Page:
Anxious About the Holidays? Three Tips for Managing Your Stress and Anger Management This Holiday Season.

November 15, 2010

holiday stress 234x300 Anxious About the Holidays? Three Tips for Managing Your Stress and Anger Management This Holiday Season.

The holidays are just around the corner and we all know as wonderful as they are, they can also be a stressful time. In my work as a mental health clinician, I constantly see a pattern of heightened stress in families during the holiday season. Particularly when having to deal with family members that we just don’t get along with. Getting together with family that we hardly see or talk to for most of the year can cause great anxiety and tension. Many times this can lead to arguments, outbursts, and regrettable incidents. By preparing in advance and following a few anger management strategies, you might find yourself more at peace this holiday season.

Tip #1 – Give yourself permission to NOT be excited about the gatherings – Remember relatives are just that – people you are related to. You may love them, but it is okay to admit you don’t like them very much. Being realistic about this in advance can help you feel less guilty about your feelings. You’re not alone.

Tip # 2 – Set boundaries ahead of time – This goes along with giving yourself permission in some ways. The first step is to let those people know what you expect out of this holiday visit. For example, if your parents are the root of the problem, let them know in advance in a phone call that although you would really like to see them and spend this time with them, you would also like for them to refrain from discussing certain topics and making disrespectful remarks about your divorce or money problems. Be specific so they know what you mean. You also need to be able to understand what you can and cannot do. If you know you are not going to keep your cool around certain people, just say no. It is always best to politely decline an invitation beforehand instead of bailing last minute or, worse, creating a scene once you’re there. If it involves people you must see, such as parents or siblings, set aside a time limit for how long you will be there and stick to it before things get heated. Another tip might be to take a good friend along to serve as your anger thermometer and remind you of when it might be time to go.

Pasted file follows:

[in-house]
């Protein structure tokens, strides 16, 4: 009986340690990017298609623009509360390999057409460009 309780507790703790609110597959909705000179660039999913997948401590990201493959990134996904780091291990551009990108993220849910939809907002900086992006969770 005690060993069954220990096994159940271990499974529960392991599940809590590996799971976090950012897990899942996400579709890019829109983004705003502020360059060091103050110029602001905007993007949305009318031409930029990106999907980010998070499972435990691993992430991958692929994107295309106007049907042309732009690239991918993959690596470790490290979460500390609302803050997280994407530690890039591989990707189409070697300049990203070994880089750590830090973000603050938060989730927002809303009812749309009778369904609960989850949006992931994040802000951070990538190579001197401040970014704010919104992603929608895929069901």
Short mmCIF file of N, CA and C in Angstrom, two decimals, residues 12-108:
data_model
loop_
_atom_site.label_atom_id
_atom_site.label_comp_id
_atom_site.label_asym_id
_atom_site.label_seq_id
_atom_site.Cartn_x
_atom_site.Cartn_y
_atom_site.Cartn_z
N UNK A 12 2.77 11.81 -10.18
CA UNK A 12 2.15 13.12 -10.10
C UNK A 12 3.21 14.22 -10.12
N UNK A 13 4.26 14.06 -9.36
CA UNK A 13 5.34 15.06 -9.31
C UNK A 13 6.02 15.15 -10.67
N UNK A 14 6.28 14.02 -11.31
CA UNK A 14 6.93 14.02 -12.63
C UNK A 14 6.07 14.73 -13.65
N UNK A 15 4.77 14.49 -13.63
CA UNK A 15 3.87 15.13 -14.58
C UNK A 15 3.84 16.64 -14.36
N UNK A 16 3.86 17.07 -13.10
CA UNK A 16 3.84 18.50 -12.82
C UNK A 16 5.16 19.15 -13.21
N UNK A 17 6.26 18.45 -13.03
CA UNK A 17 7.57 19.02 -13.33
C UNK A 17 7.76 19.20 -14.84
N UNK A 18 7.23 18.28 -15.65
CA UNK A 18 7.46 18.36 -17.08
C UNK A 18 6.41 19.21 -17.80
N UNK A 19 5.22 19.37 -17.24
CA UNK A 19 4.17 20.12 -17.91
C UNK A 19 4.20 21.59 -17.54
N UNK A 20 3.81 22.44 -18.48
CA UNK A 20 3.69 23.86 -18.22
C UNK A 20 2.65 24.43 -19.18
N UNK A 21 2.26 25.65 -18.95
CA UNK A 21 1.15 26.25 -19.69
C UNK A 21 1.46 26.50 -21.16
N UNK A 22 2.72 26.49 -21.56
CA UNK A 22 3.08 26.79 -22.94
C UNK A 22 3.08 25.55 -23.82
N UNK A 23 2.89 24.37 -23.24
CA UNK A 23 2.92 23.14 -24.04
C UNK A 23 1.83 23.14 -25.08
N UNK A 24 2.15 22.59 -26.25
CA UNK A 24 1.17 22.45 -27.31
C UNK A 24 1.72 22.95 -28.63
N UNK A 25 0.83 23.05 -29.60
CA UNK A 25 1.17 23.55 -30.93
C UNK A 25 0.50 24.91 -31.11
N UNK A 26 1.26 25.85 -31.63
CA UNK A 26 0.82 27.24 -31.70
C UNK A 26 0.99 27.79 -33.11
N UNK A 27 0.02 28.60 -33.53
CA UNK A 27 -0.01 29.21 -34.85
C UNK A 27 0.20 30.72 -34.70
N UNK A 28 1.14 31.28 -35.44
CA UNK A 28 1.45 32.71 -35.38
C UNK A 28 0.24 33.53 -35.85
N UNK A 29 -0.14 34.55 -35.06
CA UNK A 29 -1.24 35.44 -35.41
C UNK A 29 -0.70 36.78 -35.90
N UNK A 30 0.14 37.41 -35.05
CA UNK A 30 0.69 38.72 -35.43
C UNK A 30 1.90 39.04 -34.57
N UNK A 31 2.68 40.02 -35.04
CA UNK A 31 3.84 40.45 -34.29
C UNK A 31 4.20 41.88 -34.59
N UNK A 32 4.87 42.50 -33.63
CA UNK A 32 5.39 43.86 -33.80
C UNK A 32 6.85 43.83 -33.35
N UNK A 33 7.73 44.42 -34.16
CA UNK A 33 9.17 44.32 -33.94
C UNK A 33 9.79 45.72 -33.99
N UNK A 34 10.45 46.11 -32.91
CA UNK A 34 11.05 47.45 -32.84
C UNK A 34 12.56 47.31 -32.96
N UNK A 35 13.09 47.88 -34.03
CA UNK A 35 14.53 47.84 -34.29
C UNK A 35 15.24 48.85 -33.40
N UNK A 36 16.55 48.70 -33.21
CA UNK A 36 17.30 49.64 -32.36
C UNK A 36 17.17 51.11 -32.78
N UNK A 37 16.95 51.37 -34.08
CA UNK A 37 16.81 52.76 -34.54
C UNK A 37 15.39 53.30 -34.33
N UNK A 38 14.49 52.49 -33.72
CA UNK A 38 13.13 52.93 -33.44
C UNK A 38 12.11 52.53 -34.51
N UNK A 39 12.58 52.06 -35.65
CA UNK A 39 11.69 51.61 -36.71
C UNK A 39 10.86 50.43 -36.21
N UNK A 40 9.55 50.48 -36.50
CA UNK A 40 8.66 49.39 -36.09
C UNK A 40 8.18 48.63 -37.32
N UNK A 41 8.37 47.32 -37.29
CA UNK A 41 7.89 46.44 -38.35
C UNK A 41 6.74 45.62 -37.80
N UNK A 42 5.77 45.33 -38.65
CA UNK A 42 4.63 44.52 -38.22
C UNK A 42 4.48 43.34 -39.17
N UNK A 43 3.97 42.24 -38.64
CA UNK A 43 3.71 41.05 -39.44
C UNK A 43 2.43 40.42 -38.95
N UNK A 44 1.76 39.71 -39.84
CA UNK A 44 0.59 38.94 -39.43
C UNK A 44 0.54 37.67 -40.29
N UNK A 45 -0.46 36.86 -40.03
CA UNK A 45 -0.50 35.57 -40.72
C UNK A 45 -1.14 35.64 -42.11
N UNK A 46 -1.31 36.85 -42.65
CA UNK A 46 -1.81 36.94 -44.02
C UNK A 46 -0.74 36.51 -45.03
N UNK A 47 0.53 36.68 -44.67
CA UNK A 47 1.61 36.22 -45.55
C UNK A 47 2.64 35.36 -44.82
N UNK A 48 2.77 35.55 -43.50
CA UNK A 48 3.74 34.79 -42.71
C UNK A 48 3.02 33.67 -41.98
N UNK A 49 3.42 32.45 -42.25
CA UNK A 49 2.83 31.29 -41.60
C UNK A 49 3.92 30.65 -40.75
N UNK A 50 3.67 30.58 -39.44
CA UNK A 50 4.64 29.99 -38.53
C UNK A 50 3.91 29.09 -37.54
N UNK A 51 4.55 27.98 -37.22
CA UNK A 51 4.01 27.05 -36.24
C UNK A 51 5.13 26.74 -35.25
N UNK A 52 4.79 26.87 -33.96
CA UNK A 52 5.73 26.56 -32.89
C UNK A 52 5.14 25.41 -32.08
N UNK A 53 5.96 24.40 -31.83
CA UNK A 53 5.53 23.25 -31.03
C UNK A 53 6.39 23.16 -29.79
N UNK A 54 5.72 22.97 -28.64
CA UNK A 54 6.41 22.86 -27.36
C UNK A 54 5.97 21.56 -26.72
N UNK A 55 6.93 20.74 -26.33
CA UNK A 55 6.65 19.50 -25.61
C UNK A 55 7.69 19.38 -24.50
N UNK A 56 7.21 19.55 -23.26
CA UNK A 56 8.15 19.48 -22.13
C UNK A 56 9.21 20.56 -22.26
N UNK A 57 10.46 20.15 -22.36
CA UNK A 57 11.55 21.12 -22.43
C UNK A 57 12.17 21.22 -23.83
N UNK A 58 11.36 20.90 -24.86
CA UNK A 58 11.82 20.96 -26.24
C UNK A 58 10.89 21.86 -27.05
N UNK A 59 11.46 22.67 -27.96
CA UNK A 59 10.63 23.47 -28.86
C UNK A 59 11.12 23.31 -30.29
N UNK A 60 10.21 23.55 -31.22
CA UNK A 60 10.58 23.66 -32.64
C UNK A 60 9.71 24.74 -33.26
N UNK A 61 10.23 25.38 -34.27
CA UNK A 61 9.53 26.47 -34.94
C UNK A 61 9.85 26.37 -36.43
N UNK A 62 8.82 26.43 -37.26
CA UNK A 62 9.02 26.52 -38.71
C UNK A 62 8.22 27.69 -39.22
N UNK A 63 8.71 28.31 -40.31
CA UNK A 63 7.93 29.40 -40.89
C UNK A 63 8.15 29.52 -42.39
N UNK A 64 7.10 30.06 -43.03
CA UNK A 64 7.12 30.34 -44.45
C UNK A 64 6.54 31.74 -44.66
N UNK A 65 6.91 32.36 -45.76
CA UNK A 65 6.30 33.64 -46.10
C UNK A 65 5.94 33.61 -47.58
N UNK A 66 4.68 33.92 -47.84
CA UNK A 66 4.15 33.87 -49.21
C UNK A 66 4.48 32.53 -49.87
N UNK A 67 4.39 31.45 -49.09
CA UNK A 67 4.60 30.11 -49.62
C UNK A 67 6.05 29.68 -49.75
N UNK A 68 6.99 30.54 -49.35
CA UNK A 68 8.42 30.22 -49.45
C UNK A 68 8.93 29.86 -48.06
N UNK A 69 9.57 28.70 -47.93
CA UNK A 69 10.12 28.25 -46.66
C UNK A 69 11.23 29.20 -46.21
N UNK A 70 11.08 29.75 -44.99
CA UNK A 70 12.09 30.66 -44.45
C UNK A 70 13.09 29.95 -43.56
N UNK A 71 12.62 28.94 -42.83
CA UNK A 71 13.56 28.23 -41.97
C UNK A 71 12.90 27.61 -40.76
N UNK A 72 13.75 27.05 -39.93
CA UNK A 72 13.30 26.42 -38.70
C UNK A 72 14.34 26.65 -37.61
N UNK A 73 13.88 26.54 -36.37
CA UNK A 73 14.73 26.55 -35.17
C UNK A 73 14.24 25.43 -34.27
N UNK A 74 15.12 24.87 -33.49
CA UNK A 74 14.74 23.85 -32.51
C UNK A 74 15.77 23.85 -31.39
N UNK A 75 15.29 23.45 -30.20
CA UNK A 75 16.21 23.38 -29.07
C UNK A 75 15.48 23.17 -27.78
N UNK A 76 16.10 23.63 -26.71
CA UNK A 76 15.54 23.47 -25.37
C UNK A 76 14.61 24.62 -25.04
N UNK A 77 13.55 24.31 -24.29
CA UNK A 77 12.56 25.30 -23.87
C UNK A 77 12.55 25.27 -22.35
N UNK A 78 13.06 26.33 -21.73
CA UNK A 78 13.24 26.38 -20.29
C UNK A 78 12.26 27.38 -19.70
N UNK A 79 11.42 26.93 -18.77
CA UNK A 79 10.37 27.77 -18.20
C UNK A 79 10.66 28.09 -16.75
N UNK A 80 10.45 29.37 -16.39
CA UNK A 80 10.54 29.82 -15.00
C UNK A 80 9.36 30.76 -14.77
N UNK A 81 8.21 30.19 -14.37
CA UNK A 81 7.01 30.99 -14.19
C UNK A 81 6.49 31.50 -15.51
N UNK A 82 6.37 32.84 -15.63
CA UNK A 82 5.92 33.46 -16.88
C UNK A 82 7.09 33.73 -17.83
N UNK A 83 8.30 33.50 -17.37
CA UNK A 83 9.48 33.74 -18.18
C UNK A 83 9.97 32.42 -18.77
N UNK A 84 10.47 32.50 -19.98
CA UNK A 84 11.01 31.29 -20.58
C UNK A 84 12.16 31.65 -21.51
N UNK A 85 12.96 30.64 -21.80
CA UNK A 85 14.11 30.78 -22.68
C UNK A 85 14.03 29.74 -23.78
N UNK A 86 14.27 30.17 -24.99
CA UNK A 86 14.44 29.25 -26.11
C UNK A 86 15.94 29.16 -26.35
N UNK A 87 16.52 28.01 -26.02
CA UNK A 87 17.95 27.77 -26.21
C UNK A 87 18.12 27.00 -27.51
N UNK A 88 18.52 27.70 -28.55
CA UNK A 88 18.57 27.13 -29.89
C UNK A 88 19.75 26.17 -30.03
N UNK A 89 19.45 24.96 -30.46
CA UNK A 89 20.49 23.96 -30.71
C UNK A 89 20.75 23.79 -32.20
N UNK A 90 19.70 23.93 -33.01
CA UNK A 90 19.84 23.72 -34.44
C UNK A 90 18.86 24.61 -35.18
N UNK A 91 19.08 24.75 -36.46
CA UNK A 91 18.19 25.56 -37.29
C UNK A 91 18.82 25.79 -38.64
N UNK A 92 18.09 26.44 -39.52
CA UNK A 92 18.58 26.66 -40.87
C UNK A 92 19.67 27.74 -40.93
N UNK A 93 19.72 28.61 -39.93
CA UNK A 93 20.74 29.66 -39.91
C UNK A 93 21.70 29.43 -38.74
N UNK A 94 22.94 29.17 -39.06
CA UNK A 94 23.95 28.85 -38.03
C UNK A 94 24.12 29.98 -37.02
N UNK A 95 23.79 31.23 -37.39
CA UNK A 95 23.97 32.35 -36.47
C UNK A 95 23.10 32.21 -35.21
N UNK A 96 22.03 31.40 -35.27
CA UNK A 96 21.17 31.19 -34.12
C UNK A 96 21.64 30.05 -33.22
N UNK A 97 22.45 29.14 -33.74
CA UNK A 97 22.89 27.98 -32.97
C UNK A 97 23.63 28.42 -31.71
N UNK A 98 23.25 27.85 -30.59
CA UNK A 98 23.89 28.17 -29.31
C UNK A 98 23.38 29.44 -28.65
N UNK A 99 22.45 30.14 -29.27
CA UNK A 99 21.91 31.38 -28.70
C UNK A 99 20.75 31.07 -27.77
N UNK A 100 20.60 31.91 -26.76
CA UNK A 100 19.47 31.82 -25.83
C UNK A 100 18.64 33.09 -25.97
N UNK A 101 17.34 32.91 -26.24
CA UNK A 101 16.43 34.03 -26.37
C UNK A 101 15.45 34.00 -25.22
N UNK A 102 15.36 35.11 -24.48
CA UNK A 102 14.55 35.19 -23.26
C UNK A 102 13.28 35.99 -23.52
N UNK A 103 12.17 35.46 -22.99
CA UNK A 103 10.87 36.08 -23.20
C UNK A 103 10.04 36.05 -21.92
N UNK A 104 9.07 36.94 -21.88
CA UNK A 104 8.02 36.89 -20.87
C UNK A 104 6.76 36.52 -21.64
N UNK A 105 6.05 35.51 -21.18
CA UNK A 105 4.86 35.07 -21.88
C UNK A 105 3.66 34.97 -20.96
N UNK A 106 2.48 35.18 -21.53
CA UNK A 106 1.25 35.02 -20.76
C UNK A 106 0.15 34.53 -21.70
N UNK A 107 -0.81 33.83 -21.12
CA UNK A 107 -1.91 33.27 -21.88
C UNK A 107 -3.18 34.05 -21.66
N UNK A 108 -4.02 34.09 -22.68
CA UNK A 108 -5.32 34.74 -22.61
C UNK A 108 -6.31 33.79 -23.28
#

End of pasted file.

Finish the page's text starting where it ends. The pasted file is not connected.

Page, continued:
Tip #3 – Prepare for the worst, hope for the best – If you know that Uncle Steve, “the belligerent drinker” will be there or you know your pops is bound to start the “what are you doing with your life” conversation, prepare for this. You don’t want to walk into these situations with a negative attitude and your guard up but it’s always a good idea to be prepared for what may come. Have a few ideas of what might come up and practice what you could say in order to avoid conflict. If hot-button issues usually surface, figure out a few ways that you might rein in your reaction ahead of time. In addition, have a couple of subject-changing questions or activities planned. Lastly, hope for the best and remember there is no better time to give thanks and forgiveness to those around us, including you.

By: Diana Gutierrez, M.S.
Daybreak Counseling Service
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Shannon Munford

Shannon Munford

Anger Management Expert and Counselor at Daybreak Services

Shannon Munford is an anger management expert and the owner and founder of Daybreak Services, an education center offering anger management classes, counseling, and therapy in Los Angeles, California. His clients consist of members within the entertainment industry as well as corporate America.

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